Unfortunately, if you love someone with Borderline Personality Disorder (BPD), this is a subject that bears serious consideration. Not only will around 70 percent of those diagnosed with BPD attempt suicide, but around 8 percent to 10 percent will succeed in taking their own lives.
The rate of suicide for those with Borderline Personality Disorder is higher than that of any other psychiatric disorder, and it is included in the DSM criteria for BPD. For these reasons, if you care for someone who has BPD, it is important to recognize the signs that they may be suicidal.
Borderline Personality Disorder causes such intense negative emotions that those suffering from it frequently engage in risky or impulsive behaviors in an attempt to relieve feelings of distress. BPD is not a short-lived condition, and those who suffer from it can be forced to bear years of unhappiness, instability, and conflict if they are not actively in BPD treatment.
Self-harm, substance abuse, and eating disorders are common among those with BPD and can be seen as ways to alleviate unwanted feelings. Sadly, these co-occurring symptoms can in and of themselves lead to further risk of impulsivity, accidental death, and suicidal behavior.
Warning Signs of Suicide
Here are some key signs that your loved one with Borderline Personality Disorder may be seriously contemplating suicide:
- Marked change in personality
- Inability to cope with daily life or problems
- Change in sleeping or eating patterns
- No interest in activities that are usually enjoyable
- Difficulty concentrating
- Alcohol or substance abuse
- Thinking or talking about suicide
Other signs may include a bright and cheery outlook following a period of deep depression or giving away belongings. These types of abnormal behaviors may indicate a resolve to die by suicide.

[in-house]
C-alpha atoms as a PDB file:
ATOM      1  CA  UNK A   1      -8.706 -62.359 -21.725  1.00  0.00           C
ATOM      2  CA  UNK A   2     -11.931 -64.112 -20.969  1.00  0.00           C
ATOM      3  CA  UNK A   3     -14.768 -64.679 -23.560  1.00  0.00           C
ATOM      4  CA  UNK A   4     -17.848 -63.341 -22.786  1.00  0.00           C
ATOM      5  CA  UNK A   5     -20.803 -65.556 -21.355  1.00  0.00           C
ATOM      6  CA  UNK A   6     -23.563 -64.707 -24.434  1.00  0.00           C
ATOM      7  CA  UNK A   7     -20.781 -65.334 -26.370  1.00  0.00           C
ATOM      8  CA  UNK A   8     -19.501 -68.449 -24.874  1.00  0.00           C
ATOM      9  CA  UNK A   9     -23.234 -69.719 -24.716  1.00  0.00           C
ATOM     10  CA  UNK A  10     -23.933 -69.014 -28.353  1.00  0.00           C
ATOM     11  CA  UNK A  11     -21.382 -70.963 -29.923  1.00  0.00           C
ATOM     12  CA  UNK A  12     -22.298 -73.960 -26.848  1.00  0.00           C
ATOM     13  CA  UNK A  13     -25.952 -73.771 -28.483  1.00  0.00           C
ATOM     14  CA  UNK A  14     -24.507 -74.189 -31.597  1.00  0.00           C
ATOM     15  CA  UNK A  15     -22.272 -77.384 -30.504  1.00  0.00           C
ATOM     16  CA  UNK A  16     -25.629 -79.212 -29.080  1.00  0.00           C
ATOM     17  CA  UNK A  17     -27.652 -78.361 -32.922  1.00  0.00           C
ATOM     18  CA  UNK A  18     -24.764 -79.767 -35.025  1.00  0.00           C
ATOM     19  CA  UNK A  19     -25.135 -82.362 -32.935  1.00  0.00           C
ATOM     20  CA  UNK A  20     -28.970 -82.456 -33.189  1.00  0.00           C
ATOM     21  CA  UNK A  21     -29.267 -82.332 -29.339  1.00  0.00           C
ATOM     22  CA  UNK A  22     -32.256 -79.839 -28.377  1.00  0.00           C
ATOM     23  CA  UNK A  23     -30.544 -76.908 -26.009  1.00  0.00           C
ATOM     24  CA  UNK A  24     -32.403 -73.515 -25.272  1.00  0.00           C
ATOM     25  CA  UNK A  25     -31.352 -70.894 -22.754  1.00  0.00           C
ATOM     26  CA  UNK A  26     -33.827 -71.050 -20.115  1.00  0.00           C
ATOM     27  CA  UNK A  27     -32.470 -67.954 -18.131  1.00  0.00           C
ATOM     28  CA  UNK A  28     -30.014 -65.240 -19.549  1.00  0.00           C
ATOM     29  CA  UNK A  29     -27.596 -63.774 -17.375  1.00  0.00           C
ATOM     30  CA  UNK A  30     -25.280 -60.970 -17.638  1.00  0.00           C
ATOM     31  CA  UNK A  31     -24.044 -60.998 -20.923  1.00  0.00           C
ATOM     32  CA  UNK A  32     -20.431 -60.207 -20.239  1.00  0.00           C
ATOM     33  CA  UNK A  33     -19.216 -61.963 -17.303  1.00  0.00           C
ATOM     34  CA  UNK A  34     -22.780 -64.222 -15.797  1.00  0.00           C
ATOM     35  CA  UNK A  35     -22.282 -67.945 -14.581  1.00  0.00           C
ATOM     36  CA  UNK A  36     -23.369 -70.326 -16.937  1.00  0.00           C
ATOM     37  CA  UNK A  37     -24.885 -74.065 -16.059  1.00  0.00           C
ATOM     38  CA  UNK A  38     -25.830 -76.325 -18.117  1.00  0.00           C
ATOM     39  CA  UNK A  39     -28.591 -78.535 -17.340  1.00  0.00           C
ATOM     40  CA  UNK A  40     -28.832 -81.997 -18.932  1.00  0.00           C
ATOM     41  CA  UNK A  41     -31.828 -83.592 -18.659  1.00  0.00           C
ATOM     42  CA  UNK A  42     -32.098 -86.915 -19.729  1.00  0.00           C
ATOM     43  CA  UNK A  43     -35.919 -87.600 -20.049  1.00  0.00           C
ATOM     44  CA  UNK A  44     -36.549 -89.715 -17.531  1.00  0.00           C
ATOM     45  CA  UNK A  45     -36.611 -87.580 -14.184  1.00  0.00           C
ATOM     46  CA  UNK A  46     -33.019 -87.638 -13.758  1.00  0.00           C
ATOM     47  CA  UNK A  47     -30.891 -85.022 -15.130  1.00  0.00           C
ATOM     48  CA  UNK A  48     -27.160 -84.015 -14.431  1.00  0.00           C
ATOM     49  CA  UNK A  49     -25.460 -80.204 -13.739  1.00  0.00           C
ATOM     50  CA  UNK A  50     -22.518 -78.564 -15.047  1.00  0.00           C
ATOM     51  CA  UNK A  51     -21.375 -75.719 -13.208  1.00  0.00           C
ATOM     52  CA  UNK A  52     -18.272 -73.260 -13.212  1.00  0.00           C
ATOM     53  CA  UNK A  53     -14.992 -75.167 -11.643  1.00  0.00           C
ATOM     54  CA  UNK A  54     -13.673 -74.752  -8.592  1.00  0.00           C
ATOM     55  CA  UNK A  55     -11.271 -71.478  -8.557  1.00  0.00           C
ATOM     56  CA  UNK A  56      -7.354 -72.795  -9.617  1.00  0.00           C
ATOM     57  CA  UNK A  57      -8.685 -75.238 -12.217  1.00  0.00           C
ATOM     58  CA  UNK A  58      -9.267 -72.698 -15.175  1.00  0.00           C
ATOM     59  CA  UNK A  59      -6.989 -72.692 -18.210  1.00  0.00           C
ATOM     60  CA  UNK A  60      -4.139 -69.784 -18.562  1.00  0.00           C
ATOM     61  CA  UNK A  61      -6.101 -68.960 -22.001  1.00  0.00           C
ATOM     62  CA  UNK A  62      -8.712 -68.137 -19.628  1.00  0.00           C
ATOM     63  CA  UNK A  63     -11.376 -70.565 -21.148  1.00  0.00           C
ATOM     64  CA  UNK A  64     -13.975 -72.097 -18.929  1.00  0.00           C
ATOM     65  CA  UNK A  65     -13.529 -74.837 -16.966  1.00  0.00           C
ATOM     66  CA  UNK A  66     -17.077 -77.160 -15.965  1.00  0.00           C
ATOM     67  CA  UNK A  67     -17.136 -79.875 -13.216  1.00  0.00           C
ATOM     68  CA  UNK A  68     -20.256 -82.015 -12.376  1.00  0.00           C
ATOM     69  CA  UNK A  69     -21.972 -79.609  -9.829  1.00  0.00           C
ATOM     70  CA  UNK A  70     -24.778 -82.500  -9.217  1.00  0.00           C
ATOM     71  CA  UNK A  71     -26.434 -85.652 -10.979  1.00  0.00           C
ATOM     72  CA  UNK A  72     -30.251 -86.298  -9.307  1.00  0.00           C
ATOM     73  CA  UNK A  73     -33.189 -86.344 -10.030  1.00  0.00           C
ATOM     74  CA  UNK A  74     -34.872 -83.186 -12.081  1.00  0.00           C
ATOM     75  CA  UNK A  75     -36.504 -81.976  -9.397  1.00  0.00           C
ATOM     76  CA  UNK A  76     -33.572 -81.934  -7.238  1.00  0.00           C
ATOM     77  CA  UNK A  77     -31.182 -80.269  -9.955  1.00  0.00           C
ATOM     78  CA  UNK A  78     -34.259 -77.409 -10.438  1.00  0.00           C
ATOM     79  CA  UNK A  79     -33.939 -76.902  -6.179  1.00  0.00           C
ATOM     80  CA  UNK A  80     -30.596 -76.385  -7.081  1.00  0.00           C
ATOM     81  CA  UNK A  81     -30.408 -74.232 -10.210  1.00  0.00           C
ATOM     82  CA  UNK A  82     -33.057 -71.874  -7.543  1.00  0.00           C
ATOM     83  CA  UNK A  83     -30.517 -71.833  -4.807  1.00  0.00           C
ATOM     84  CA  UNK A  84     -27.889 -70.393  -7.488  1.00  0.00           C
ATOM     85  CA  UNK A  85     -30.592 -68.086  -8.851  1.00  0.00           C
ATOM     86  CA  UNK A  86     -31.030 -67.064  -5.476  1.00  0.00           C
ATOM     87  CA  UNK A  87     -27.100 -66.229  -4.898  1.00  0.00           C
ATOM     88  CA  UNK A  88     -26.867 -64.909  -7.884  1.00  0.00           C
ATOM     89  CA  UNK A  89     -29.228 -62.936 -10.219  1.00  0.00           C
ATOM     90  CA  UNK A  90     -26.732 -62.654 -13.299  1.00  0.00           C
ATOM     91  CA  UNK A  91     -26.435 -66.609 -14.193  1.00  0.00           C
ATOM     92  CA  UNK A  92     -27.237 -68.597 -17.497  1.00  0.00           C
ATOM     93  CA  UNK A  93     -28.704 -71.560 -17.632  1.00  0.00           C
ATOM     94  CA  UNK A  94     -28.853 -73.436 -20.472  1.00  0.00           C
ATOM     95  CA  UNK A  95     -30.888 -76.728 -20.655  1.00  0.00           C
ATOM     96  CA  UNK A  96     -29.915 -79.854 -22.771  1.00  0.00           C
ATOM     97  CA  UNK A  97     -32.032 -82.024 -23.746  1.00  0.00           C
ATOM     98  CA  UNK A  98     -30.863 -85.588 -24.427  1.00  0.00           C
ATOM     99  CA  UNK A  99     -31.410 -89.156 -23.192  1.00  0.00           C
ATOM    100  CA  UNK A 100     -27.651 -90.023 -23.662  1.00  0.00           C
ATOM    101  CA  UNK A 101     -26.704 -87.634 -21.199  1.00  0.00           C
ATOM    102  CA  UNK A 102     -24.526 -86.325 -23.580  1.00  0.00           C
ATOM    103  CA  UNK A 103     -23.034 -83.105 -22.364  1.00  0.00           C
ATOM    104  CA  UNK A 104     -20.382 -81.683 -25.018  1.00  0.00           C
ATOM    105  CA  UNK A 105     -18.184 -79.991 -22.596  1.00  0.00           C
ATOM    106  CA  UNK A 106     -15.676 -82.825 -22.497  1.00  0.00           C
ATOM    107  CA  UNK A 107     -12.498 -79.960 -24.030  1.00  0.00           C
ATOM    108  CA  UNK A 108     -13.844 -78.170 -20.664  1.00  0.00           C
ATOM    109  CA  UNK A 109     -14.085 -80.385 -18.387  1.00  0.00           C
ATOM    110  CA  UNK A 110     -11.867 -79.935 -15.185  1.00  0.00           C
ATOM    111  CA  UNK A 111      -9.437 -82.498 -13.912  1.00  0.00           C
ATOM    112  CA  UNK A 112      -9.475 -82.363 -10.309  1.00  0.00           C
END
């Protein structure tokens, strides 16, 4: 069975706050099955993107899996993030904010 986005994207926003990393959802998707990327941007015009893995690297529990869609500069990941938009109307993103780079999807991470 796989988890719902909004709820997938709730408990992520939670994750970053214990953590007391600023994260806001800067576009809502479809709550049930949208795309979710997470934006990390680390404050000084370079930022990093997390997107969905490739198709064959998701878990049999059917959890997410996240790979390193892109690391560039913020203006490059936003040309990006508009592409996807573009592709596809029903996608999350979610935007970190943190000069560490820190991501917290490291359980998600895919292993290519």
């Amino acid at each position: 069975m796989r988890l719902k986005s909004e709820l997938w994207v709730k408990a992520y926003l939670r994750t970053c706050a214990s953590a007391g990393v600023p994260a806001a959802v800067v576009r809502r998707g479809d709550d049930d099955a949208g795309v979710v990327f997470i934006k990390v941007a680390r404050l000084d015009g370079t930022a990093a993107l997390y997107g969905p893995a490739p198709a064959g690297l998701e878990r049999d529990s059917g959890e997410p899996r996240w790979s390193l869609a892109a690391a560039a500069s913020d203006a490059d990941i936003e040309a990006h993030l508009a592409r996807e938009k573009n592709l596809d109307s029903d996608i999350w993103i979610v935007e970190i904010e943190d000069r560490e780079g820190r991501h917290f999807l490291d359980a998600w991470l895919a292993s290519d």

How to Help Someone Who Is Suicidal
If you believe that someone you love may be demonstrating suicidal behavior, whether or not they have Borderline Personality Disorder, there are things you can do to try to intervene:
- Tell them not to kill themselves (this sounds obvious, but it is often important that the person hears you don’t want them to kill themselves)
- Ask what emotions your loved one is feeling
- Validate their emotions and experiences
- Stay focused on the moment and don’t drag up old issues
- Communicate your faith in their ability to overcome this crisis
- Ask how you can help
- If possible, remove lethal weapons from the home
- When in doubt, call a professional or 911
Reaching out with compassion, empathy, and an openness to help can be all it takes to move someone from thoughts of suicide to a place of greater hope. However, it is important to keep close tabs on how your loved one is coping and behaving so that you can get professional help if you feel your intervention is not sufficient to prevent a suicide attempt.
If your loved one is struggling with Borderline Personality Disorder and thoughts of suicide, get them needed BPD treatment before those thoughts turn into actions.